I will not comment on the debate for two reasons:
1. I do not consider debates significant. Joe Biden, bor example, is making a major gaffe a day, when he is not even under questioning. Say he made it through a debate without a gaffe. Does that cancel all of the gaffes he is making? See tomorrow's entry or entries on Biden's gaffes, including some new ones.
If McCani made an inadvertent gaffe, does it change the fact that he is qualified to be Commander-in-Chief and Obama isn't? Of ocurse not. Now indicatioiins are McCain probably "won" the debate, but it matters not. We are not electing a debater, or someone that can handle what amounts to a joint news conference better than the other, on an isolated occasion (result might be different if you did it over again, like the result of an NFL football game might be different if the game were replayed. McCain's idea of extensive joint town =hall "debates" would have been more valuable, but even that may have been misleading. Yes, speeches are even more useless. As I have said rfepeatedly, and is obvious (depite media fainting spells and weakness in the knees), the fact that Obama reads a teleprompter really well is irrelevant to whether he should be President. If speeches are irrelevant and debates are irrelevant, what do you use to vote? Good question. I think it clearly comes down to a judgment on which man can better lead the country, based on experience and record, and not words, plus almost a gut feeling as to which candidate will lead the nation in the right direction in the future (although past actions tell you a lot on that). I give the edge to McCain on an objective level, but,
2. I am back to my origingal evaluation that I do not care who wins this election, unless something again dramatically changes. Palin is no longer enough for me. I am back to not being able to live with what McCain will do to conservatives, and the attempt to advance the conservative philosophy in our politics. The debate had nothing to do with this return to "neutrality" (although I could never vote for Obama). The overall way McCain is approaching domestic policy, other than earmark type spending, is grating on me. He is not a conservative (well, I knew that but was willing to let the choice of Palin sway me, and that is no longer enough, through no fault of Palin). Since I am back to not caring who wins the election, I don't really care who "won" the debate. Since I don't think the debate is relevant as to whom a person should give his or her vote, the only reason to pay attention is a rooting interest in who "wins" the deabate, on the theory that some people will actually vote (wrongly) on that basis.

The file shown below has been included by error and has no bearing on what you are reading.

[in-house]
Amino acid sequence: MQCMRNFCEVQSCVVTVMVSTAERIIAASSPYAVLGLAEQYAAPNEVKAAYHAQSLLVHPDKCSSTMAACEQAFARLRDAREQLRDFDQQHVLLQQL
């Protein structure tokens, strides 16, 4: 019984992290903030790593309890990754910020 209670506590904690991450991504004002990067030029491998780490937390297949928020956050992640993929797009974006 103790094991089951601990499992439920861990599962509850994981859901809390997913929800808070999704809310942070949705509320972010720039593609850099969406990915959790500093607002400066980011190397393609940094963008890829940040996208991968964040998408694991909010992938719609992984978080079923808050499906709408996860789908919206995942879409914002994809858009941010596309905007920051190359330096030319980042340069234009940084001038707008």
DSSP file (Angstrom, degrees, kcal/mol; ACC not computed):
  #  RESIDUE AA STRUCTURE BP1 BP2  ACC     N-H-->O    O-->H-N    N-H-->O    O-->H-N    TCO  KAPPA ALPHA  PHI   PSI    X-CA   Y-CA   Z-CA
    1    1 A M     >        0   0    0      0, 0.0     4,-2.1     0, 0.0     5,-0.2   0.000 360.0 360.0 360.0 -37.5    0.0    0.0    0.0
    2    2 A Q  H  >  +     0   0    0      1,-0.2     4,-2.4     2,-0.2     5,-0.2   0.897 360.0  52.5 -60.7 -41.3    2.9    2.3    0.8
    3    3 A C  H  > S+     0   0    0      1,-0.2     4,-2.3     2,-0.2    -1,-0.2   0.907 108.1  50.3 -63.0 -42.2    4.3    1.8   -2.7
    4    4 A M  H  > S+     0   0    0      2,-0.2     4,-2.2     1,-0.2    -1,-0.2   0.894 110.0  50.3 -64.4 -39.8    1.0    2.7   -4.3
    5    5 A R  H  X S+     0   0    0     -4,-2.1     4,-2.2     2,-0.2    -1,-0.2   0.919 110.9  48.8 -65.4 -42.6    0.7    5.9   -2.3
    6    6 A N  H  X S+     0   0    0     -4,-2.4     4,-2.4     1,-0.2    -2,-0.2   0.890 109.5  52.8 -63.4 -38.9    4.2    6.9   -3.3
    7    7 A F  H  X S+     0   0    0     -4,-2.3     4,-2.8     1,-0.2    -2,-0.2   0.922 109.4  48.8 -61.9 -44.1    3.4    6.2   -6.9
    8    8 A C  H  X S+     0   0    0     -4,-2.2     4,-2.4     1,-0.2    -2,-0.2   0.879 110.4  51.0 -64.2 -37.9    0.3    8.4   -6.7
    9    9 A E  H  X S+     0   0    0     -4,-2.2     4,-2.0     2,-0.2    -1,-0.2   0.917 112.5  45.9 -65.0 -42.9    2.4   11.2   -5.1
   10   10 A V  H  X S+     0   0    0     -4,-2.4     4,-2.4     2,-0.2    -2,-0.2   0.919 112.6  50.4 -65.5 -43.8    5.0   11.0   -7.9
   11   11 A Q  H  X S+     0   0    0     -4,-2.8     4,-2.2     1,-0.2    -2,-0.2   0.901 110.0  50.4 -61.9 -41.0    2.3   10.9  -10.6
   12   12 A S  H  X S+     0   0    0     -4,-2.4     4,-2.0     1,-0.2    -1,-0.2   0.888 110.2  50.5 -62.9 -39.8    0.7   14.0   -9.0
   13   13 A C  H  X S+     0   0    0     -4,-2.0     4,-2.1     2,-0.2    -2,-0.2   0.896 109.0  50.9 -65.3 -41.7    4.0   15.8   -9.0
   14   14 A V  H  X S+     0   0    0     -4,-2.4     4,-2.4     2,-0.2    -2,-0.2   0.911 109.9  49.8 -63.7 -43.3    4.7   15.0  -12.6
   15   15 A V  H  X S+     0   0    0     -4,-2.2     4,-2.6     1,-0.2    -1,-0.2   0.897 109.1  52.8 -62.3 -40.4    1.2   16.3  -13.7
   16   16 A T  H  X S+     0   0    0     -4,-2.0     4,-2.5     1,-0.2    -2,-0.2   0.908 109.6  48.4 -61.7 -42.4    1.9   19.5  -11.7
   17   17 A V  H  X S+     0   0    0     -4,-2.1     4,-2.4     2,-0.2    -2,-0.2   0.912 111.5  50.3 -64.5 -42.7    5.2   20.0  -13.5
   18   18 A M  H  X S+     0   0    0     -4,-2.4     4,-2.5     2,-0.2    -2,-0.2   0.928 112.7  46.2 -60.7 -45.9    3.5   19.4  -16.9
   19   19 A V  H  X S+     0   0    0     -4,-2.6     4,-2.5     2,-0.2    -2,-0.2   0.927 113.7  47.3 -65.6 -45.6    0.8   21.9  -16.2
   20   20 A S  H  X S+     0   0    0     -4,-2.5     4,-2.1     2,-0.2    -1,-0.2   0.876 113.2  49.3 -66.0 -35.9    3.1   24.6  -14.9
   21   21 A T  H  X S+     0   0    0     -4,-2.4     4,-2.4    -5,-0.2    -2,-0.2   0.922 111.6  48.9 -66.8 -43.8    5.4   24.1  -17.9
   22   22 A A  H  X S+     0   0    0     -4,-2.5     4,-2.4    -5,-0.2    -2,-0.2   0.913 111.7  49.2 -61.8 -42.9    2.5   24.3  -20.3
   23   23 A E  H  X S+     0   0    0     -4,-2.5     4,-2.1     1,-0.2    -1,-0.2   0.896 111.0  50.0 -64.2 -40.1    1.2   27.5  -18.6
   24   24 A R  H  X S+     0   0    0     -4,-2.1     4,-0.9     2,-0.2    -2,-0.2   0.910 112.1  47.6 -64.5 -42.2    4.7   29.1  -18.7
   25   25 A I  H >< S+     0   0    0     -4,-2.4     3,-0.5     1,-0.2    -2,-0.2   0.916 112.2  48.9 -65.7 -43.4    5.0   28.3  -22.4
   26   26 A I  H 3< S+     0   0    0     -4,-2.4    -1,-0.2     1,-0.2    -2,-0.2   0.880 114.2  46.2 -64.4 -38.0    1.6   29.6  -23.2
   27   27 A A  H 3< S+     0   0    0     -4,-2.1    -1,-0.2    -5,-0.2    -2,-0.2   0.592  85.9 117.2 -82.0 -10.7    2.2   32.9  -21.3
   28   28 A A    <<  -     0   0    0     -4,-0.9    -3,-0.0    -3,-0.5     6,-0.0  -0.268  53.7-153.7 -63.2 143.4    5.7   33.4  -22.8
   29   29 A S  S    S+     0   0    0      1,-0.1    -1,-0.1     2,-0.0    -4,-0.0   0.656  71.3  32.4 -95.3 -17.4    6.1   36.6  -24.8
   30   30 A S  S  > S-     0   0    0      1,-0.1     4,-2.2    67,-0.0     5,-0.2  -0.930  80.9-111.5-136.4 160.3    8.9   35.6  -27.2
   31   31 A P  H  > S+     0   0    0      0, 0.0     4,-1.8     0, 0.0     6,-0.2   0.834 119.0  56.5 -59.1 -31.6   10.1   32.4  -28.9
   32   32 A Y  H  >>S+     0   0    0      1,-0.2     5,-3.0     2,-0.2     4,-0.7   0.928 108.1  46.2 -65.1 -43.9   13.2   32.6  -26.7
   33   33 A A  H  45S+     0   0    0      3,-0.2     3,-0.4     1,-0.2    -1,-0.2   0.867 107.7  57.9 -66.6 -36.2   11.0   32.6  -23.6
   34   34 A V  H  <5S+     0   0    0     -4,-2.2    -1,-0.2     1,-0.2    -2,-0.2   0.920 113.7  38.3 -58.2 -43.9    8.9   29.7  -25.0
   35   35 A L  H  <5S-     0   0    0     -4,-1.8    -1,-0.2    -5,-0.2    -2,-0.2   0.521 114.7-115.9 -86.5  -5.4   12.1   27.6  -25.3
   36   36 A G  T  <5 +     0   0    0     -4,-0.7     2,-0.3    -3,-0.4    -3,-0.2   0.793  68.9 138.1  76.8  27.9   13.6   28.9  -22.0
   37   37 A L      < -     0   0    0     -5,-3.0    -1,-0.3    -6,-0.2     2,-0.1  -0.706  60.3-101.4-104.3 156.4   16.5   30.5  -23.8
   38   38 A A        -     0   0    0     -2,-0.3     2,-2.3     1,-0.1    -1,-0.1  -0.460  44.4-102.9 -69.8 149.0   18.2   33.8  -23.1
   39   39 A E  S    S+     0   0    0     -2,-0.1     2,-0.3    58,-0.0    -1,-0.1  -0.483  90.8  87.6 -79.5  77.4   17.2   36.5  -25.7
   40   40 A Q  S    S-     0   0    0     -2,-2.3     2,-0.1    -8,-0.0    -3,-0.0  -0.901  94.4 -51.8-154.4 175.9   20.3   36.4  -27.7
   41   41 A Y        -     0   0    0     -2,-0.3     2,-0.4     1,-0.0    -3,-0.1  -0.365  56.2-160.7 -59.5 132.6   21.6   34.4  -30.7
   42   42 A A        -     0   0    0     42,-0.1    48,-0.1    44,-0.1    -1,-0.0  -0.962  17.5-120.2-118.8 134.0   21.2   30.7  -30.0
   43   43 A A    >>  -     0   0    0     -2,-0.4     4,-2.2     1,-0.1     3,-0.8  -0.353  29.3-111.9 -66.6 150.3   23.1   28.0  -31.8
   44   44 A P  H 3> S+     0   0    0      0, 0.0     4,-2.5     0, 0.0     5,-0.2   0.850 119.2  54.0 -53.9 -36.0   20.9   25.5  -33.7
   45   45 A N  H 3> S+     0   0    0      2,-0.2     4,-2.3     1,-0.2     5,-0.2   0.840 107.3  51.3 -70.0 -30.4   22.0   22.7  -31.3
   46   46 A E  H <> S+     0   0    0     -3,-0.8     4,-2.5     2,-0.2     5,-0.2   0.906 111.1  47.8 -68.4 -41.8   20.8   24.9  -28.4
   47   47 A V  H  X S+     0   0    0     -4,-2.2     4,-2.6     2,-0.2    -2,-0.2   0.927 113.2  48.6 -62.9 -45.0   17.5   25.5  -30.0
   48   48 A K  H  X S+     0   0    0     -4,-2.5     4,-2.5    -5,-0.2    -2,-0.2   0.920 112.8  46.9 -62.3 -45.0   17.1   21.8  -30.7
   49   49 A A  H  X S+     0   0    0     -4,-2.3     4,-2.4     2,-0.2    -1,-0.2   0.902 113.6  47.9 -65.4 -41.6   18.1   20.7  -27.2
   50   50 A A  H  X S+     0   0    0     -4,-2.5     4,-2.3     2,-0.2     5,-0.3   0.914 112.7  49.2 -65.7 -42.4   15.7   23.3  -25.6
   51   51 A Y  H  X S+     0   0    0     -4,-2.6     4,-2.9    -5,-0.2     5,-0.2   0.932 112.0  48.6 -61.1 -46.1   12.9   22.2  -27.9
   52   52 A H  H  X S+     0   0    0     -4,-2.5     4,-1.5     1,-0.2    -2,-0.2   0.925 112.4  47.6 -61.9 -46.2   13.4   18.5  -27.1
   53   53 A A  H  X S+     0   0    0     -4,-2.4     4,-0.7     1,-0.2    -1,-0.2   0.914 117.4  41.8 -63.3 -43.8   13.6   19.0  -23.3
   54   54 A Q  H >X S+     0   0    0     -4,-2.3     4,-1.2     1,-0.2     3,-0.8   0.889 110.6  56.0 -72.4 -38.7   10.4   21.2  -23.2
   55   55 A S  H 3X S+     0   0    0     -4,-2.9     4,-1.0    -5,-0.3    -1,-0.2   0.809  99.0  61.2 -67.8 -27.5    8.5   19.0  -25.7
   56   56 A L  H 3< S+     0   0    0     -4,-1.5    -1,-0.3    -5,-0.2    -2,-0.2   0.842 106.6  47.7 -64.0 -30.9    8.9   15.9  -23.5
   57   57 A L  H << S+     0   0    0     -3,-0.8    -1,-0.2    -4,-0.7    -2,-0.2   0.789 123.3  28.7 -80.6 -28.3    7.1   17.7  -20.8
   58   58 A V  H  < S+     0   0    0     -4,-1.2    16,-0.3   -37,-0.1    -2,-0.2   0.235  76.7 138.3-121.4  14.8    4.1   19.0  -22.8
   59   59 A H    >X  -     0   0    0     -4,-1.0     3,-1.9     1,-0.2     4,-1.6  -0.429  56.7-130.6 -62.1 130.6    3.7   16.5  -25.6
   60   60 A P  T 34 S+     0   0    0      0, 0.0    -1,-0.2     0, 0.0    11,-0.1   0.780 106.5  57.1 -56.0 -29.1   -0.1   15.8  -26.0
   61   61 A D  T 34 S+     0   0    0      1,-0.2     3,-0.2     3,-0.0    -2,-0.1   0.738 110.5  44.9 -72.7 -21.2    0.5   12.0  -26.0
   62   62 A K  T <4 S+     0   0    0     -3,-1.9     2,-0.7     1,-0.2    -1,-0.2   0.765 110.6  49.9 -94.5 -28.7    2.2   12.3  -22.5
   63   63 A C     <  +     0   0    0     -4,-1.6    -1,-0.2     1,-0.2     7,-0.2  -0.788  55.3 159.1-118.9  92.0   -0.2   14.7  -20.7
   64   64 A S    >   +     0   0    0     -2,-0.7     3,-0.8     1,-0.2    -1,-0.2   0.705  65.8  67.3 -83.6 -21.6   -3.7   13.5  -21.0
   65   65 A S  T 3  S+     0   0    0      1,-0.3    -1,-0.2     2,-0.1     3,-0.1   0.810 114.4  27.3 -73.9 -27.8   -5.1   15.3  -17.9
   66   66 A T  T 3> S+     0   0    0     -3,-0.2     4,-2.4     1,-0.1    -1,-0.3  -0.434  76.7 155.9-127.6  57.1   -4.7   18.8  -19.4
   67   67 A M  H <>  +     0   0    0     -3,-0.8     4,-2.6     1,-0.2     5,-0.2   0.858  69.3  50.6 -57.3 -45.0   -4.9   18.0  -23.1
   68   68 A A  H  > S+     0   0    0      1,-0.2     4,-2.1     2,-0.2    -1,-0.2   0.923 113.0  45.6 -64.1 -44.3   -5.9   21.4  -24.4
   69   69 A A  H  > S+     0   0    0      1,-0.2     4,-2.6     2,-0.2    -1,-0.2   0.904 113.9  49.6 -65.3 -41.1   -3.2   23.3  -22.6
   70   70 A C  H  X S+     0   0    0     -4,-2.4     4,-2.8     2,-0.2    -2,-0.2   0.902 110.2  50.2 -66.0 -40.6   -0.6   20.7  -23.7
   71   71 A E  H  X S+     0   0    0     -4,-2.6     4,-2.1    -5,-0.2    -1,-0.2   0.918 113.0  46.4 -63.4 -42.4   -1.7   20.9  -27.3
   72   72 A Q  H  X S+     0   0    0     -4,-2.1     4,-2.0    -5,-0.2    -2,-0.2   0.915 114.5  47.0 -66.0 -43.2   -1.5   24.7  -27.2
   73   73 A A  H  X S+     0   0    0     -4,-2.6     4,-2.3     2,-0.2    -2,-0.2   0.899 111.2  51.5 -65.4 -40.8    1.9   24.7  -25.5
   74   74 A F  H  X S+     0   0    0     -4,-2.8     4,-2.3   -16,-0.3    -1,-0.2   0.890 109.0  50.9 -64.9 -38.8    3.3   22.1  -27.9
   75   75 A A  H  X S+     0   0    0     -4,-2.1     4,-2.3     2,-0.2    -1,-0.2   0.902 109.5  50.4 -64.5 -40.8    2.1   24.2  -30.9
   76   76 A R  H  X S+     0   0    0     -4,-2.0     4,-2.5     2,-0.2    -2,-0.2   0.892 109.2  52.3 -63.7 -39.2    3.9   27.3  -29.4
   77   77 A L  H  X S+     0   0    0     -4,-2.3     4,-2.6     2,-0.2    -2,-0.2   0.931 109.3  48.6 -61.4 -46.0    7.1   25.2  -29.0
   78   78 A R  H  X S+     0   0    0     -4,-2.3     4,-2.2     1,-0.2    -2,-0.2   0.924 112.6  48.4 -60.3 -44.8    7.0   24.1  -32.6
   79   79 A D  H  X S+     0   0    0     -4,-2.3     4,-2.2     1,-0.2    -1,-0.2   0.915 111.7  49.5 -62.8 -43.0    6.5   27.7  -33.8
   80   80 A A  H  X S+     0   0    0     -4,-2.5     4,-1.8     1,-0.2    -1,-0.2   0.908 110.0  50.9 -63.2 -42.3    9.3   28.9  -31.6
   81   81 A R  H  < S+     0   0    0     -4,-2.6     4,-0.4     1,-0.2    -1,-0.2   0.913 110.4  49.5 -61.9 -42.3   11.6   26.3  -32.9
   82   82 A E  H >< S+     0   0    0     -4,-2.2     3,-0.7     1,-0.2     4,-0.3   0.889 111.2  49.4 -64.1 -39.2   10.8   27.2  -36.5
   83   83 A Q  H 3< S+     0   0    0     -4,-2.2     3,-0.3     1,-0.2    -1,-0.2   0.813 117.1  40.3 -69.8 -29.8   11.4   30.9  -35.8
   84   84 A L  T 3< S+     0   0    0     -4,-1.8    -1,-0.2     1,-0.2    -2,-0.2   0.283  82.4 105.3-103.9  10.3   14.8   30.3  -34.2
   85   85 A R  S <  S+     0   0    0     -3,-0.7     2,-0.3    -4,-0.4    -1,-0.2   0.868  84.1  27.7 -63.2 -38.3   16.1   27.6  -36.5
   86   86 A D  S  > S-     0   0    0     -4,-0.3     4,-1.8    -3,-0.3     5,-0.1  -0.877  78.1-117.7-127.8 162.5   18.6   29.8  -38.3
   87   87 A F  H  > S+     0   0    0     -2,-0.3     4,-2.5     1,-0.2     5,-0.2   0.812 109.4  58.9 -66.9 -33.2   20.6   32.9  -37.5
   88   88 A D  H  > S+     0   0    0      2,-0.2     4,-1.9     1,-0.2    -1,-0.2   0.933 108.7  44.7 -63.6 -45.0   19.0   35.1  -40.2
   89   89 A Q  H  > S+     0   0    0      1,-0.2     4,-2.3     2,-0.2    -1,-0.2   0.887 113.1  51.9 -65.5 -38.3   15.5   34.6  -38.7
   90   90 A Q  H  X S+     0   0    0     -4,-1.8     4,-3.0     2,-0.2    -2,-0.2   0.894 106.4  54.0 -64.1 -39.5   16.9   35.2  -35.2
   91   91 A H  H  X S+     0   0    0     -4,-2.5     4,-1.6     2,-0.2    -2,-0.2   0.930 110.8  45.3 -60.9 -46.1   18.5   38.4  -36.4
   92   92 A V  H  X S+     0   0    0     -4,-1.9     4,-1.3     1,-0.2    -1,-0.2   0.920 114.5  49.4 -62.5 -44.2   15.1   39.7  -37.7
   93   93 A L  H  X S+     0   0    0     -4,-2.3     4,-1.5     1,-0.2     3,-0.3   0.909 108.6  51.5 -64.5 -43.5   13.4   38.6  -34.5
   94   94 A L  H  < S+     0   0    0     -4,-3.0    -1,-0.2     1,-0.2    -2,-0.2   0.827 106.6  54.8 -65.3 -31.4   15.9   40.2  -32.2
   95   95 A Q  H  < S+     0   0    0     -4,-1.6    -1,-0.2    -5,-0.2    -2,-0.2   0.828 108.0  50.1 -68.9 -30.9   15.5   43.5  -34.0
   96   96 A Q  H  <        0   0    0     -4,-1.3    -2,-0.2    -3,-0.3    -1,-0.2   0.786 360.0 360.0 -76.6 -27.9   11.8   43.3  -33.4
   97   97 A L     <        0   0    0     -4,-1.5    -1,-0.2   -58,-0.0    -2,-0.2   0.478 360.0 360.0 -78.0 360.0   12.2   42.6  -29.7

There you have it. No substantive analysis of the debate, and you will get none from me. I might, as usual, comment on "news" coverage or aftermath, but what was said is irrelevant to me. I don't need a debate to evaluate where McCain and Obama stand on things, or how I think each will perform as President.